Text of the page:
A couple of months ago, I read an amusing post on Facebook which basically said that the Left should stop fighting among themselves and work together to defeat the Abbott Agenda. The writer then went on to say that Bill Shorten was hopeless and the Labor was gutless for not forcing a DD.
Presuming that by “DD” he meant Double Dissolution, I calmly pointed out that there was no way that Shorten could “force” a Double Dissolution and that it seems strange that a call for unity should be followed by an attack on the Labor leader.
To which he replied that it was people like me who just posted on Facebook who were the problem and that we needed to do something instead of just talking about it. I resisted the temptation to point out that he was also posting on Facebook, and decided that I’d do my bit for unity by ending the discussion there before he ended up telling me that I was a nazi who was trying to limit his free speech by disagreeing with him.
Now, I don’t have a problem with anyone criticising any of our politicians. As far as Shorten is concerned, I think the jury is still out. As Leader of The Opposition, there’s always going to be a limit to what you can do. Some will argue that he should be making more of a fuss about this or that. Even when he’s said quite a lot about this or that, but it’s been buried on page 9 of the newspaper and not reported on the nightly news at all. Even when Labor is riding high in the polls.
Whether it’s fair or not, I think Shorten can expect to be criticised for whatever he does or doesn’t do over the next few months.
However, when people start to suggest that Labor is “gutless” for not forcing a Double Dissolution, I start to worry about the general public’s knowledge of our parliamentary system and the history of 1975.
I’ll start with the idea that Labor (with help from other parties in the Senate) could block supply. Let’s ignore the obvious hypocrisy of Labor blocking the Budget after their rhetoric when Fraser did it 1975 and argue that was a long time ago, so who cares? When it happened in 1975, it didn’t immediately force an election. Whitlam tried to tough it out, and it was only when Kerr dismissed Whitlam and appointed Fraser as caretaker PM that Fraser was able to go back to Parliament and dissolve both Houses. There is an argument that if Labor had acted quickly they could have gagged Fraser – they still had the numbers on the floor of the House of Representatives – and moved a motion of confidence in Whitlam.
At the time, the Murdoch press was pushing for an election and supporting Fraser, arguing that these were “extraordinary circumstances”. Can you imagine the media today supporting a Labor blocking of supply? Or would it be blamed for a downturn in consumer confidence or jobs, the shutting down of shops, increased obesity and any droughts or flooding rains in the weeks after?
Even if supply had been blocked by the previous Senate, Abbott would have still had the option of waiting for the Senate that took control from today. Palmer’s PUPpets and the Independents would have no wish to go to an election any time soon. After all, they do have considerable bargaining power at the moment. Would they be prepared to risk it? Can you imagine Ricky Muir giving up his moment in the spotlight? Mm, wrong example…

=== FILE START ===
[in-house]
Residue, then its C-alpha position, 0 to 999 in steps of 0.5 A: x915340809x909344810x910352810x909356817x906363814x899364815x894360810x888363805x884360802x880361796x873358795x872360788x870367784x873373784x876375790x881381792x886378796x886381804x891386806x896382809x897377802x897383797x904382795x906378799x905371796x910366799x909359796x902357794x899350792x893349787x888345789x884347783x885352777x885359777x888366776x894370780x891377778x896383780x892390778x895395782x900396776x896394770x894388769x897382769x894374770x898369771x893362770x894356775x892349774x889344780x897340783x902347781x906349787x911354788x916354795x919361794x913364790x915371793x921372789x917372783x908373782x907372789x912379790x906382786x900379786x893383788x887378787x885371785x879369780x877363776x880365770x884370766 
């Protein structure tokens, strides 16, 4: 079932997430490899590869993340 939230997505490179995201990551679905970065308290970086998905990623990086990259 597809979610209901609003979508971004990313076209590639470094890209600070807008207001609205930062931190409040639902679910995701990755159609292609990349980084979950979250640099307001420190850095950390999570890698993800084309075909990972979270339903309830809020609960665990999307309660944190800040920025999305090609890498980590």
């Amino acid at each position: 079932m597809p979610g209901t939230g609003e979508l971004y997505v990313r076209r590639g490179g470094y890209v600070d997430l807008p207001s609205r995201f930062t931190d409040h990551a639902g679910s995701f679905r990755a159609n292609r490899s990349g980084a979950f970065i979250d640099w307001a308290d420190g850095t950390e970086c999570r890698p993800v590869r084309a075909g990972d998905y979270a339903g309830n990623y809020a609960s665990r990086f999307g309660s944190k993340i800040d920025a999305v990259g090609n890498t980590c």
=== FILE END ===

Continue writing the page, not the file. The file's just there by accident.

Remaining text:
But even assuming that the Senate did continue to refuse supply, that alone wouldn’t force Abbott to an election. In all likelihood, he’d just blame Labor for any problems and wait for someone else to blink. The idea that Labor or any combination of the minor parties could “force” the government to the polls is just wrong.
Frustrating the government’s legislative agenda to the extent that they choose to call an election, however, is a possibility. But given the government’s standing in the opinion polls it’s fairly unlikely at the moment.
As many of you already know, a double dissolution requires a trigger. A Bill must be rejected by the Senate, then after three months rejected again. Bills that are rejected can then be used as the basis for the double dissolution, and if they are rejected again after the subsequent election, the government can call a joint sitting of parliament and try to get them through that way. (This was how Whitlam succeeded in setting up Medibank and passing a number of other things which had been blocked, until after the 1974 Double Dissolution). While there may be others in the near future, at the moment, the only trigger that I’m aware of is the Clean Energy Bill.
Abbott would only be likely to call a double dissolution under two circumstances:
- If there were a number of Bills he wanted passed AND he thought he was a good chance of winning the election.
- If Turnbull looked like getting the numbers to oust him.
So, by all means, criticise Bill Shorten and the Labor Party for their policies, for their lack of cut-through, for their hairstyles, for their poor behaviour in Parliament (they’ve been thrown out a hundred times more often), or their factions.
But please don’t criticise them for not calling a double dissolution. It’s just not something that’s in their control.